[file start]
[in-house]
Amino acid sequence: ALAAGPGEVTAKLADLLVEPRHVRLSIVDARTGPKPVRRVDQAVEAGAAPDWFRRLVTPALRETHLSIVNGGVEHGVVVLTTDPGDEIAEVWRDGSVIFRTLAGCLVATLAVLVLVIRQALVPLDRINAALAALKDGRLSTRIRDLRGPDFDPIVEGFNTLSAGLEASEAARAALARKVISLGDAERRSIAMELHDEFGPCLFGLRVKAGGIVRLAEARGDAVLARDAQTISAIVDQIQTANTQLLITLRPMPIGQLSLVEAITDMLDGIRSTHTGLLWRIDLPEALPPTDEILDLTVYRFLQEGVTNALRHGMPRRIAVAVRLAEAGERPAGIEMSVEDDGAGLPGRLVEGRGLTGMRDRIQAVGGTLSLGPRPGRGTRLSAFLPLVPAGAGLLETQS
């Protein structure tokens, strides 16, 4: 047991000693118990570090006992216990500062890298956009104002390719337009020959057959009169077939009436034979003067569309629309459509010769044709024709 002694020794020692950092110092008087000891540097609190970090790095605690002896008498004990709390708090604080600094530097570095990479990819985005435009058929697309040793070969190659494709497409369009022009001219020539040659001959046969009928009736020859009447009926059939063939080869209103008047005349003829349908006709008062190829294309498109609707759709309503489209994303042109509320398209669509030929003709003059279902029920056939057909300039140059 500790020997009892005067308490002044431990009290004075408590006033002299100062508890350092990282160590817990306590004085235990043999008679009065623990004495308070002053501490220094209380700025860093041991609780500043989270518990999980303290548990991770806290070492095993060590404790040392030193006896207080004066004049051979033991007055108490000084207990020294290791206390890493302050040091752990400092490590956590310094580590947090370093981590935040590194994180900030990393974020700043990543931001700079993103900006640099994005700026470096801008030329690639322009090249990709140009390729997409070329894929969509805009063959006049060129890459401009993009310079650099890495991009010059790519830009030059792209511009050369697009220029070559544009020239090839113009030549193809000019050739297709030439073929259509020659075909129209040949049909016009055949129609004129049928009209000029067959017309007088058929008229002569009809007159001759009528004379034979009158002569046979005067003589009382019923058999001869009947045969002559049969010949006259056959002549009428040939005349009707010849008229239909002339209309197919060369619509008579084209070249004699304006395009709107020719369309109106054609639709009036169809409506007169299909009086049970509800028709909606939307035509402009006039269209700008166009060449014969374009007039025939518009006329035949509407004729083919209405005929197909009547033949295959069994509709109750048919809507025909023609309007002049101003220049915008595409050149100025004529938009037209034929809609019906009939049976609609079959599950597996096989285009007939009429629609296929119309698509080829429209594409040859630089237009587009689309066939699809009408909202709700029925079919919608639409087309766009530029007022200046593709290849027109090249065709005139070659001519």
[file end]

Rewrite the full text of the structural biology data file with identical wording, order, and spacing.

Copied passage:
[in-house]
Amino acid sequence: ALAAGPGEVTAKLADLLVEPRHVRLSIVDARTGPKPVRRVDQAVEAGAAPDWFRRLVTPALRETHLSIVNGGVEHGVVVLTTDPGDEIAEVWRDGSVIFRTLAGCLVATLAVLVLVIRQALVPLDRINAALAALKDGRLSTRIRDLRGPDFDPIVEGFNTLSAGLEASEAARAALARKVISLGDAERRSIAMELHDEFGPCLFGLRVKAGGIVRLAEARGDAVLARDAQTISAIVDQIQTANTQLLITLRPMPIGQLSLVEAITDMLDGIRSTHTGLLWRIDLPEALPPTDEILDLTVYRFLQEGVTNALRHGMPRRIAVAVRLAEAGERPAGIEMSVEDDGAGLPGRLVEGRGLTGMRDRIQAVGGTLSLGPRPGRGTRLSAFLPLVPAGAGLLETQS
């Protein structure tokens, strides 16, 4: 047991000693118990570090006992216990500062890298956009104002390719337009020959057959009169077939009436034979003067569309629309459509010769044709024709 002694020794020692950092110092008087000891540097609190970090790095605690002896008498004990709390708090604080600094530097570095990479990819985005435009058929697309040793070969190659494709497409369009022009001219020539040659001959046969009928009736020859009447009926059939063939080869209103008047005349003829349908006709008062190829294309498109609707759709309503489209994303042109509320398209669509030929003709003059279902029920056939057909300039140059 500790020997009892005067308490002044431990009290004075408590006033002299100062508890350092990282160590817990306590004085235990043999008679009065623990004495308070002053501490220094209380700025860093041991609780500043989270518990999980303290548990991770806290070492095993060590404790040392030193006896207080004066004049051979033991007055108490000084207990020294290791206390890493302050040091752990400092490590956590310094580590947090370093981590935040590194994180900030990393974020700043990543931001700079993103900006640099994005700026470096801008030329690639322009090249990709140009390729997409070329894929969509805009063959006049060129890459401009993009310079650099890495991009010059790519830009030059792209511009050369697009220029070559544009020239090839113009030549193809000019050739297709030439073929259509020659075909129209040949049909016009055949129609004129049928009209000029067959017309007088058929008229002569009809007159001759009528004379034979009158002569046979005067003589009382019923058999001869009947045969002559049969010949006259056959002549009428040939005349009707010849008229239909002339209309197919060369619509008579084209070249004699304006395009709107020719369309109106054609639709009036169809409506007169299909009086049970509800028709909606939307035509402009006039269209700008166009060449014969374009007039025939518009006329035949509407004729083919209405005929197909009547033949295959069994509709109750048919809507025909023609309007002049101003220049915008595409050149100025004529938009037209034929809609019906009939049976609609079959599950597996096989285009007939009429629609296929119309698509080829429209594409040859630089237009587009689309066939699809009408909202709700029925079919919608639409087309766009530029007022200046593709290849027109090249065709005139070659001519």